“`Social Thinking at Work: Why Should I Care,’ by Michelle Garcia Winner and Pamela Crooke is a game changer. This book provides practical advice to every adult whether you are on the Autism Spectrum, Neurotypical (NT), or somewhere in between on how to navigate the social intricacies involved with the workplace. I have long held the opinion that the ability to socialize and get along with people is as important to creating a successful career as being good at your job. Thus, success very often requires a combination of academic intelligence and social intelligence. Social Thinking at Work creates a roadmap for those individuals with weaknesses in social intelligence to `better understand the expectations of the social mind’… I highly recommend this book to anyone that has ever experienced social challenges at work but especially for those adults on the autism spectrum or with known social weaknesses.”
Special Needs Book Review:
“Social Thinking at Work: Why Should I Care? is helpful to all adults in the workplace who wish they could blend in and have a better relationship with the others they meet or work with every day. You will benefit greatly from this book if:
- You are unable to pick up facial or verbal cues.
- You miss subtle behaviours used to convey emotions.
- You struggle to recognize people’s feelings.
- You have problems entering or exiting a group.
- In a group you do not know what to do if you are not talking.
- You do not know how to interpret sarcasm or read between the lines.
- You can’t get people to listen to your ideas.
Social Thinking at Work: Why Should I Care? is also for parents, educators and service providers to teach the Social Thinking required for the development of real social skills. If your are an employer or work in the Human Relations department for a company, this book will help you understand human behavior and help you be more aware of the different feelings and needs of some of your employees.”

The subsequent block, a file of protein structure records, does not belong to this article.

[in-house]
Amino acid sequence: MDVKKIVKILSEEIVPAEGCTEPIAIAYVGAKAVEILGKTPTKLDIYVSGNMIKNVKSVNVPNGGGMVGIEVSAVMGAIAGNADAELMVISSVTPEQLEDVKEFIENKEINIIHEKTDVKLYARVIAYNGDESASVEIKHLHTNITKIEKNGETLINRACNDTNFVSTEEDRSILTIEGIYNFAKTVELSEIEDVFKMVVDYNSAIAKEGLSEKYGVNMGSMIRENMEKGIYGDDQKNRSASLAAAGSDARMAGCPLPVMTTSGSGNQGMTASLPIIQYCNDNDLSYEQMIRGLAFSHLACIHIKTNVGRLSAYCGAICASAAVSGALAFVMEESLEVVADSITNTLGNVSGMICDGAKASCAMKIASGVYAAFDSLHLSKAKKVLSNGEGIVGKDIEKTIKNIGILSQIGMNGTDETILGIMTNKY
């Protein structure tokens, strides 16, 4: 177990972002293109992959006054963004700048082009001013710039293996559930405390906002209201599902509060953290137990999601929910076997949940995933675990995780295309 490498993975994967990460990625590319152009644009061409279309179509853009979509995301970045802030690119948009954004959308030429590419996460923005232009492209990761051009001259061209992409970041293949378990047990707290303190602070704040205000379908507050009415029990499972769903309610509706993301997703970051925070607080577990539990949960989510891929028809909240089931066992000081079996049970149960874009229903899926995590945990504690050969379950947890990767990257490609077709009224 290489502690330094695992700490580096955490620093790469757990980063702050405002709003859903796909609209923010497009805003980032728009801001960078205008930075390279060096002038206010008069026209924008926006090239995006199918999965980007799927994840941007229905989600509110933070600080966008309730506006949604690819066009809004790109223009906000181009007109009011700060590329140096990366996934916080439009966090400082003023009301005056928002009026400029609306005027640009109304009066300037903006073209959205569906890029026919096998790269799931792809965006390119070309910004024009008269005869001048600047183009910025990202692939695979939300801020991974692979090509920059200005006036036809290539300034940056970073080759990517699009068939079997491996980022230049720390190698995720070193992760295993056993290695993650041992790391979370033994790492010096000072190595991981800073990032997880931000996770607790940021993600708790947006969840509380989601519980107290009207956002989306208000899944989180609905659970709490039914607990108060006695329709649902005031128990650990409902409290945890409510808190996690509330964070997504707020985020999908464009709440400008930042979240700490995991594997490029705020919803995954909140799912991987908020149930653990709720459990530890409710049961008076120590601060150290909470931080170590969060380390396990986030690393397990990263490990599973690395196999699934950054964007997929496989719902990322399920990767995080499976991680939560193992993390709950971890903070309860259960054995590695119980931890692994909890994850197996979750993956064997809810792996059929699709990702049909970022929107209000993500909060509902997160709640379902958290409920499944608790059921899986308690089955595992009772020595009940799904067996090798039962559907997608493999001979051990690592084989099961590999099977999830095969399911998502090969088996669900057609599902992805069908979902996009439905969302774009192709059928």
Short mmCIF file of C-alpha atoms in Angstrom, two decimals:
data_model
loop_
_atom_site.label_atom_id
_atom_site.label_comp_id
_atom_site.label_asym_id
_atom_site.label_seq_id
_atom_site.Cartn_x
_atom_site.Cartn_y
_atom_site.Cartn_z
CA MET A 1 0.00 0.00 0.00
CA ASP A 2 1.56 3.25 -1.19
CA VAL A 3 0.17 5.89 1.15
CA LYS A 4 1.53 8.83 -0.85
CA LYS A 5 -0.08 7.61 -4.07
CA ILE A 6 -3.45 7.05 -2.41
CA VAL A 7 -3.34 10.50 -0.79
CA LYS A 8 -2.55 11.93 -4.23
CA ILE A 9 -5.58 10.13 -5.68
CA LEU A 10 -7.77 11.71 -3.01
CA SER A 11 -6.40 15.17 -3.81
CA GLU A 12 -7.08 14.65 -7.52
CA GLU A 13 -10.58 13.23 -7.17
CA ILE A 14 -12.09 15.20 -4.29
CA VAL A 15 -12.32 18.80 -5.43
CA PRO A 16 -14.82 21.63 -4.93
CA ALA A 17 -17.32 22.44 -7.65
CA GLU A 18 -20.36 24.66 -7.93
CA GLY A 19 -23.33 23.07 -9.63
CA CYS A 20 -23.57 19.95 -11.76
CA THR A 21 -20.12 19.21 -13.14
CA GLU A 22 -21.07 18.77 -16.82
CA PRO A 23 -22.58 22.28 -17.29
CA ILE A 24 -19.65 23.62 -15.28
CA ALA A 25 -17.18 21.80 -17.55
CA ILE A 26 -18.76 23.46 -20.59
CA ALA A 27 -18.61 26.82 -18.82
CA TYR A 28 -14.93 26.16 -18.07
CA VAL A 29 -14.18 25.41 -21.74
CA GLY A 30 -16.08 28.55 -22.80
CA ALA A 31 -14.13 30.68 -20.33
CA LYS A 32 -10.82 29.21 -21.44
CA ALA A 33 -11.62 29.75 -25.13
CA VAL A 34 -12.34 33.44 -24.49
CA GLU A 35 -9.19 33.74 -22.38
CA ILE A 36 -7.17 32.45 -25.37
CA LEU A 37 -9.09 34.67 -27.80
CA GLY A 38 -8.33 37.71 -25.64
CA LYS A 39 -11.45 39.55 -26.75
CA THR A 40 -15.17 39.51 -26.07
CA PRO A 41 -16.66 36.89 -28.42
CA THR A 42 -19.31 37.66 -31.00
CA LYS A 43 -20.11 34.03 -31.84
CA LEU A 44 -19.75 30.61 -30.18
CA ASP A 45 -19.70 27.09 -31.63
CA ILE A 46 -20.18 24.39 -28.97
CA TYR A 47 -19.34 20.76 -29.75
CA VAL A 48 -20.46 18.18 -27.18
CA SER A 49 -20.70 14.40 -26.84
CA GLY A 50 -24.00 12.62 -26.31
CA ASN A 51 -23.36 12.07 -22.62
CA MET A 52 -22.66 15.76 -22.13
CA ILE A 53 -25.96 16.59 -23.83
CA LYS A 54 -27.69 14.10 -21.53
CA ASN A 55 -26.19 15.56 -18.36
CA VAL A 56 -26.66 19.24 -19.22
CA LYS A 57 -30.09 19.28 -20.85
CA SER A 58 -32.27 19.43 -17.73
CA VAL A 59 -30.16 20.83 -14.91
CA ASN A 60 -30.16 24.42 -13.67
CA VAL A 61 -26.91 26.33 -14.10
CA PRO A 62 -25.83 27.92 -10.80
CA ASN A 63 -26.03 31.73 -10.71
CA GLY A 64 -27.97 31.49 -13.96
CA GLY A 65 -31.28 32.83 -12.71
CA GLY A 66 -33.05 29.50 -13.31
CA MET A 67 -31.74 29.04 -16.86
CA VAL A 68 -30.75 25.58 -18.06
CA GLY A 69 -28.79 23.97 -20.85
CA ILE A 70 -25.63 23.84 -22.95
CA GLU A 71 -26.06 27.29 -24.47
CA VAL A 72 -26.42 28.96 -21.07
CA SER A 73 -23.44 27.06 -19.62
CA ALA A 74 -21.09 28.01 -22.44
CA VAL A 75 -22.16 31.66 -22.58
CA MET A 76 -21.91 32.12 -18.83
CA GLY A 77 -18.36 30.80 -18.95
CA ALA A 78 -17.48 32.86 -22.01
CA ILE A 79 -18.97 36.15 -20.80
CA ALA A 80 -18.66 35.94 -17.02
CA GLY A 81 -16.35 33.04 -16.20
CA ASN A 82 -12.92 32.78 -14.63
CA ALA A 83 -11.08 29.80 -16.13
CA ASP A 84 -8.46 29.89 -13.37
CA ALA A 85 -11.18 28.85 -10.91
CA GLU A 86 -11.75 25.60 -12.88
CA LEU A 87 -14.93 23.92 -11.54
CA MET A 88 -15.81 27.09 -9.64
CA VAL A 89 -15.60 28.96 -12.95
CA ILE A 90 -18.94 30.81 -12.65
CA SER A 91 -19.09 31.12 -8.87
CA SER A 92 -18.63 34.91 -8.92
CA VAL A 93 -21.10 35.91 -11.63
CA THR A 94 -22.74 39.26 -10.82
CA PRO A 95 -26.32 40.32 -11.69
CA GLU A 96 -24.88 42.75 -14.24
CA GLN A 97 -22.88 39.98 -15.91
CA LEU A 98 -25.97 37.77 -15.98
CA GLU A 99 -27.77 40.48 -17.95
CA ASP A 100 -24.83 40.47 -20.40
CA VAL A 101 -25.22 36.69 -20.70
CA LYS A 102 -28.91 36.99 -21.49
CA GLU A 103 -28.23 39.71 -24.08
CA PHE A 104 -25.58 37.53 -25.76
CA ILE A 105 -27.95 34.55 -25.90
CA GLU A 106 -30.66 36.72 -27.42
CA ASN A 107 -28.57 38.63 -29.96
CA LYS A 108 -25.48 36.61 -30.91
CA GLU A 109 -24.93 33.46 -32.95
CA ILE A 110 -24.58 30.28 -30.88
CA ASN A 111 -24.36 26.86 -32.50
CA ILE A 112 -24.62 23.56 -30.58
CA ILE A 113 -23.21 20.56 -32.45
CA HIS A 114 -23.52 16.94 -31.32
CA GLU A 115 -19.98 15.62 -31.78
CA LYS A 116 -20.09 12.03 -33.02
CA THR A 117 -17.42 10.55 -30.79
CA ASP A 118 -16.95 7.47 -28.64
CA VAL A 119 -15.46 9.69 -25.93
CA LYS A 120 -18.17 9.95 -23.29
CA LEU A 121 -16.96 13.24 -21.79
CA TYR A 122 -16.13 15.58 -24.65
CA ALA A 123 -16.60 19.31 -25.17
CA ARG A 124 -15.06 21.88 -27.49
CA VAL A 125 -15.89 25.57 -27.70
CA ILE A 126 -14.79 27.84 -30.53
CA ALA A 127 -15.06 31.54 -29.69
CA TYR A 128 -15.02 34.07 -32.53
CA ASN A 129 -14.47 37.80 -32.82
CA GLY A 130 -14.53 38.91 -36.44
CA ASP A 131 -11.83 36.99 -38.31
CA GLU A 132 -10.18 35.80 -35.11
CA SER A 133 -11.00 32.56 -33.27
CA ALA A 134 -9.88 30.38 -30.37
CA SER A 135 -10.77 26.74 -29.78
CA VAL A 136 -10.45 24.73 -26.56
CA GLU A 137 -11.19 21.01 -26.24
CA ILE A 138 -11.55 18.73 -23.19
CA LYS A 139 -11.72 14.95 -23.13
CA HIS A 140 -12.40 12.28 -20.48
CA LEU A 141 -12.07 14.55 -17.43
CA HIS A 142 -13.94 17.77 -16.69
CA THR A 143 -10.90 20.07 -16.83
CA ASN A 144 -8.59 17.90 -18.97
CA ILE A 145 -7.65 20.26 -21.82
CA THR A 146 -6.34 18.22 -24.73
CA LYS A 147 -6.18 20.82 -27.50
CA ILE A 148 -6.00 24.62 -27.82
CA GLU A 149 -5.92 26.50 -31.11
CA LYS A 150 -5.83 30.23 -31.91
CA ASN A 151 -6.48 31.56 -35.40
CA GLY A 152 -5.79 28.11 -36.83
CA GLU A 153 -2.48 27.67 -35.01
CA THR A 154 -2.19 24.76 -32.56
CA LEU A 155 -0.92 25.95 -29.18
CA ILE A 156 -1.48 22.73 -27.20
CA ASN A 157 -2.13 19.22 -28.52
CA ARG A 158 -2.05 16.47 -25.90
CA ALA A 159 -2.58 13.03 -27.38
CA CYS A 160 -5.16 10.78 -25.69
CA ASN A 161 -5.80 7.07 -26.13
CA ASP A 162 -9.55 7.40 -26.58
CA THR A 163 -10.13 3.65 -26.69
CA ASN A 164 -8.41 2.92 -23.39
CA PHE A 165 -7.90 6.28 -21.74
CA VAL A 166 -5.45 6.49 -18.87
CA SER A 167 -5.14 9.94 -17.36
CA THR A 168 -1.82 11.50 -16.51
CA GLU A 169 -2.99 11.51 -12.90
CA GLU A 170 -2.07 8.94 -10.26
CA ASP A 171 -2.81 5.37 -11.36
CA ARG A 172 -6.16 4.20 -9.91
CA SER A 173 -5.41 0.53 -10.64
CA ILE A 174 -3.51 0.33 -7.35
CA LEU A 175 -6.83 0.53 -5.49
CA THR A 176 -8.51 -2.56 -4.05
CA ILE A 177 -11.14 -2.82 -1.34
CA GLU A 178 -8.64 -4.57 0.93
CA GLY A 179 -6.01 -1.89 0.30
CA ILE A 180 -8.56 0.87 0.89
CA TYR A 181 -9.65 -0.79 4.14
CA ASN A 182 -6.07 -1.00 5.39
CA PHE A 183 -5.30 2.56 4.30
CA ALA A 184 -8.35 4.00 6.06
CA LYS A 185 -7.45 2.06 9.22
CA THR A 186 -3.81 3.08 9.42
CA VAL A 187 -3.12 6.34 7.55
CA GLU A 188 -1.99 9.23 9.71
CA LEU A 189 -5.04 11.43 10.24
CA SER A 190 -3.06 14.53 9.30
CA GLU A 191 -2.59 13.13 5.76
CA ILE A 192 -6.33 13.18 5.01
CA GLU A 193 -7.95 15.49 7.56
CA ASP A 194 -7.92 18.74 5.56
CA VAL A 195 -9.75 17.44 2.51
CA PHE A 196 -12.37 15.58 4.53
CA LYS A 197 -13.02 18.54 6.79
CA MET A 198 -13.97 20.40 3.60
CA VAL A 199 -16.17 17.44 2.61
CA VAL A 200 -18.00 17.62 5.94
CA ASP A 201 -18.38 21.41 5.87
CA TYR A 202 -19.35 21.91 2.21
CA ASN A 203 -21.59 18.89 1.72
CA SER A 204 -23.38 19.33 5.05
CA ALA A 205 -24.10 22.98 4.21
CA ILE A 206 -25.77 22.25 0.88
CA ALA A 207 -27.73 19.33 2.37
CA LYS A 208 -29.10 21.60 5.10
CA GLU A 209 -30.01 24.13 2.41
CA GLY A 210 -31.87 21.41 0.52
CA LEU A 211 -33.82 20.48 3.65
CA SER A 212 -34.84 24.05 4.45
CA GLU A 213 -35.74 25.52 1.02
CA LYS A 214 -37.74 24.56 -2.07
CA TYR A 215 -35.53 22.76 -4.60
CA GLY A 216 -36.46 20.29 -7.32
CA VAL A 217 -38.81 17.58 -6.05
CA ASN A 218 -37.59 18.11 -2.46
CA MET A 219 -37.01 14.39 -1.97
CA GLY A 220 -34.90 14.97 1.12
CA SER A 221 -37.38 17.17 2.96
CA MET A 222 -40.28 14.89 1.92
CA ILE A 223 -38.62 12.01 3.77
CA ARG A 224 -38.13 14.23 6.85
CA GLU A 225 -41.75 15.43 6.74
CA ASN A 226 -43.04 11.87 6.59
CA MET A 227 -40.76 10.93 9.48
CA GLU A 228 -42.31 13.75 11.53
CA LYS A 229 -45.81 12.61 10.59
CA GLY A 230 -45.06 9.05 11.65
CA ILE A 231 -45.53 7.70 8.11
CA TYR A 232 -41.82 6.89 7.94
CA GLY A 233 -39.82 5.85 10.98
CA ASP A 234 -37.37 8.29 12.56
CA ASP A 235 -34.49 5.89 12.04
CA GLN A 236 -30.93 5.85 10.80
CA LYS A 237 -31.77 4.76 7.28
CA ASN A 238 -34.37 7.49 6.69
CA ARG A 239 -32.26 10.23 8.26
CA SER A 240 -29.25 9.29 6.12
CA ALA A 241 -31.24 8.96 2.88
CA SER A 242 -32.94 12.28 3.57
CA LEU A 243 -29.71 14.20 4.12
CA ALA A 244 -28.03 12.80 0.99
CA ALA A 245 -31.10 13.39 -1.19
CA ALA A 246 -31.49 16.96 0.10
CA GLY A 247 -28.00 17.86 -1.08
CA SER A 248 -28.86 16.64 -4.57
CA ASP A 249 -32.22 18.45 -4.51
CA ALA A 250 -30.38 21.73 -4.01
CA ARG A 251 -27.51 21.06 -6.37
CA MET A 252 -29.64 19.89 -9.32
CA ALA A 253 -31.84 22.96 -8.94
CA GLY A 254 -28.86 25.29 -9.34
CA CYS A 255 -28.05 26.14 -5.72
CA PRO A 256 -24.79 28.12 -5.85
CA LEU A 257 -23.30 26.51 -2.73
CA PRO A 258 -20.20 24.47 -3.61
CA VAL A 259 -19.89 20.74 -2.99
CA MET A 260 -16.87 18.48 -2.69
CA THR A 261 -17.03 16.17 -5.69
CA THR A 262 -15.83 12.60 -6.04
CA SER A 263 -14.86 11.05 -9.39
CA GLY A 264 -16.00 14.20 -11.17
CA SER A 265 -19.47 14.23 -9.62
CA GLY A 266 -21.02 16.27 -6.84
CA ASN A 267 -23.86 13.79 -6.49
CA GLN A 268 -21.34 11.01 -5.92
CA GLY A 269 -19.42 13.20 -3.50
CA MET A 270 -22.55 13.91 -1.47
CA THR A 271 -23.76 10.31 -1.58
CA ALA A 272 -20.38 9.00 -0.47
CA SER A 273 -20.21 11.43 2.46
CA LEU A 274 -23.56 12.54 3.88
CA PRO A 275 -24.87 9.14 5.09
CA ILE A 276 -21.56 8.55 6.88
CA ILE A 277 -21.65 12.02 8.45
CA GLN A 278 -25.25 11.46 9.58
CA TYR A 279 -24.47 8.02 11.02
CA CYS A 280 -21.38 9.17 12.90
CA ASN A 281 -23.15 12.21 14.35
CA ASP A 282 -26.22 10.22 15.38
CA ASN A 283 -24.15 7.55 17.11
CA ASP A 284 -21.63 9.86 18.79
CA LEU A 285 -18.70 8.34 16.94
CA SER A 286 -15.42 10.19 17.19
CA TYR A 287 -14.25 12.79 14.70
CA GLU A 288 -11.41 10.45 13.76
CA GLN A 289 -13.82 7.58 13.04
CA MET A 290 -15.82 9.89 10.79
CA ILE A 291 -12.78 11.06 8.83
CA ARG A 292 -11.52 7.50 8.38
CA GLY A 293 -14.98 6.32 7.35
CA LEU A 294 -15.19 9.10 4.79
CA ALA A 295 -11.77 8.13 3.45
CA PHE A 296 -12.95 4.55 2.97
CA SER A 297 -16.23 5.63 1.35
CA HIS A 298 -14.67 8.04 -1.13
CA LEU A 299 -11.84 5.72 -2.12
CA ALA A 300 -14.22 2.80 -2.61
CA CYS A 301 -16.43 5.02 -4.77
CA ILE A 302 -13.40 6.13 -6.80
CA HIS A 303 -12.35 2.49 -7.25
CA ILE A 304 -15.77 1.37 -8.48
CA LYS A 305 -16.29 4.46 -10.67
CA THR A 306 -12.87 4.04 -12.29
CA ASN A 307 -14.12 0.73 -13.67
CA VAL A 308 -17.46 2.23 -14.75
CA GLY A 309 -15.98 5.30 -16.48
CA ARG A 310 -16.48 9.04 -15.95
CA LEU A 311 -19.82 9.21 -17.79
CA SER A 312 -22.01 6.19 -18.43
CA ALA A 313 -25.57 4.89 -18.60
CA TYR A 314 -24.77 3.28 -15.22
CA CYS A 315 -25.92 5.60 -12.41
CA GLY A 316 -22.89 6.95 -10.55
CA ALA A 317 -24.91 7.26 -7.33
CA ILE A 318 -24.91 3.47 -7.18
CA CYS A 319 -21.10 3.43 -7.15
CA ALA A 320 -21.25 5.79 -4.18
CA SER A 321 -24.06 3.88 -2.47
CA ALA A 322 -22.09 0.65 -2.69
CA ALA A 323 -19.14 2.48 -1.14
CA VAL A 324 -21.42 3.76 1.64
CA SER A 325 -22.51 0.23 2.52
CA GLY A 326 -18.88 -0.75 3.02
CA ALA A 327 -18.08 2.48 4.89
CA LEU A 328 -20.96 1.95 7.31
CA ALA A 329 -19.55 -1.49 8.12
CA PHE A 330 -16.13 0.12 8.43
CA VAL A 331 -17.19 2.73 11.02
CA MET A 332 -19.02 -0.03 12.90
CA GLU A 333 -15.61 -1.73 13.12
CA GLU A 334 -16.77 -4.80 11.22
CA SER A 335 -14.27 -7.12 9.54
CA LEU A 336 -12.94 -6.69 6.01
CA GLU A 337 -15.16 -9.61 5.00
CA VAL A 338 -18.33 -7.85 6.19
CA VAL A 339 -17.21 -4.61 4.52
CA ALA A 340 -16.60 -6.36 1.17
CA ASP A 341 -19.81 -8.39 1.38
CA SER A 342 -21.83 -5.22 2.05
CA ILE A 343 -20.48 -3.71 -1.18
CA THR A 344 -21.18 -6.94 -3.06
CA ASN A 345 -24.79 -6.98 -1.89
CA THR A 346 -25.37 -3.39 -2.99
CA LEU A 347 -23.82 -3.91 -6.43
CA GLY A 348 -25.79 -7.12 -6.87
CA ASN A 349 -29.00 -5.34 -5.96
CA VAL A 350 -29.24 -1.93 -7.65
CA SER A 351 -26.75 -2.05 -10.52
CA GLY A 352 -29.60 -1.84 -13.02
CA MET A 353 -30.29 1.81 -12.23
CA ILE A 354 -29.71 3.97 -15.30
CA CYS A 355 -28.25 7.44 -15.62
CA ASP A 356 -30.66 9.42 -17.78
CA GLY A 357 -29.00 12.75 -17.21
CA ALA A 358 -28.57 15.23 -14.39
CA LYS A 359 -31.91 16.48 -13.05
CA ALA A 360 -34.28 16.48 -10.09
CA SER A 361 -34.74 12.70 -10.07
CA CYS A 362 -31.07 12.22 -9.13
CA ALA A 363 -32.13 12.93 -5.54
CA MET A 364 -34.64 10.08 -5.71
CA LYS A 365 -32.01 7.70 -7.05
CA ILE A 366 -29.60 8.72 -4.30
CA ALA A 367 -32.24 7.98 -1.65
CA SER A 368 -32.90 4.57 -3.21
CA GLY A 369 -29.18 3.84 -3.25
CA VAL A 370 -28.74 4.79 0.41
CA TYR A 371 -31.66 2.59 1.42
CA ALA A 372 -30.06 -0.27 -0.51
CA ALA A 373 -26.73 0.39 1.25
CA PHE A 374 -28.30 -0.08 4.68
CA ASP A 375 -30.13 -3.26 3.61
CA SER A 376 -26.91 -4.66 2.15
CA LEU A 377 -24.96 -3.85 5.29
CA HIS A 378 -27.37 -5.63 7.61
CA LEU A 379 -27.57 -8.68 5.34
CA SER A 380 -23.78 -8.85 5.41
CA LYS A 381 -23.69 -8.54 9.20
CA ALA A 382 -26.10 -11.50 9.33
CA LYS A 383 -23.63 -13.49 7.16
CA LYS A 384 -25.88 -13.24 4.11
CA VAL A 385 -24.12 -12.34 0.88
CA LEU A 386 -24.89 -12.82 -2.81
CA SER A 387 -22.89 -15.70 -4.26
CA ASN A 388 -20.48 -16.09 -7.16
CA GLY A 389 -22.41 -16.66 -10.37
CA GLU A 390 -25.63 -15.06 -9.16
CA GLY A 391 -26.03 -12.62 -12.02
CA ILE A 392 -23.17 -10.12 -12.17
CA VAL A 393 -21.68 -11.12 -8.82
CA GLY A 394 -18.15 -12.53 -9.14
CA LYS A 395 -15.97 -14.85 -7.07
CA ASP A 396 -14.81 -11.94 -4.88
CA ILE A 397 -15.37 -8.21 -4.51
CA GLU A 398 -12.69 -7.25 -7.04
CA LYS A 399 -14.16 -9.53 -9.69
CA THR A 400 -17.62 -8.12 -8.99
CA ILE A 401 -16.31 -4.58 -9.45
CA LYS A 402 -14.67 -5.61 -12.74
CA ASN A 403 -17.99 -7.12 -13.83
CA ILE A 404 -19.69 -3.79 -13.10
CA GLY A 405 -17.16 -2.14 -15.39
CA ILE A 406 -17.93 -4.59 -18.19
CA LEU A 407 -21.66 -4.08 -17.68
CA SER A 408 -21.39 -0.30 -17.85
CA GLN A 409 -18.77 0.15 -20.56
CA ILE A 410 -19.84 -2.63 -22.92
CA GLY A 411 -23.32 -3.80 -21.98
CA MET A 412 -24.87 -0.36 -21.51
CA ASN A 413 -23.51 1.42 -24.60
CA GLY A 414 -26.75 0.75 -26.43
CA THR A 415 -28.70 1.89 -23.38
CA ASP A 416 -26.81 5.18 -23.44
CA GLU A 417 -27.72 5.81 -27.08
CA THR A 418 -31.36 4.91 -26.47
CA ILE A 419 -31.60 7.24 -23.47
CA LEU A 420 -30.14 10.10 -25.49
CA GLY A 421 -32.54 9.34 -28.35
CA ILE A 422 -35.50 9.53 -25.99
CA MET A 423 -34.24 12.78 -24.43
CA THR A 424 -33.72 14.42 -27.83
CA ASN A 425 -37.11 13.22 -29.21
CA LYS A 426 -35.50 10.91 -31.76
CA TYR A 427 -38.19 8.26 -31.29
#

“Michelle’s books… are extremely practical and full of positive solutions” – Stephen Borgman, Psychology Today
“Needing help to understand social interaction in the workplace? Michelle Winner and Pamela Crooke are the ones to show you the ropes. This user-friendly guide to understanding social thinking on the job is a much-needed guide which simply and clearly outlines why brilliant workers might not be succeeding socially. If you are puzzled about why your work is of exceptional quality, but you are still not accepted by your co-workers, this guide is for you!” – Donna B. Wexler, MA, CCC-SLP
About the Authors
Michelle Garcia Winner is a Congressional-award winning speech-language pathologist who specializes in treating individuals who are experiencing social and communication problems. She runs a clinic in San Jose, CA, has authored number books and speaks internationally on the Social Thinking treatment approach she developed. She serves on the panel of professional advisers of the Autism Society of America.
Pam Crooke is part of the clinical faculty at San Jose State University and senior therapist at the Social Thinking Center in San Jose, CA. Prior to joining Social Thinking, she conducted research published in the Journal of Autism and Developmental Disorders on the effectiveness of the Social Thinking Vocabulary in the teaching of students with high-functioning autism.
- For: Parents, professionals and individuals to use on their own
- Ages: High school students through adulthood
- Published: 2011
- Publisher: Think Social Publishing and North River Press
- Format: Paperback
- Pages: 202
- Item: 9781936943128
- ISBN: 9781936943128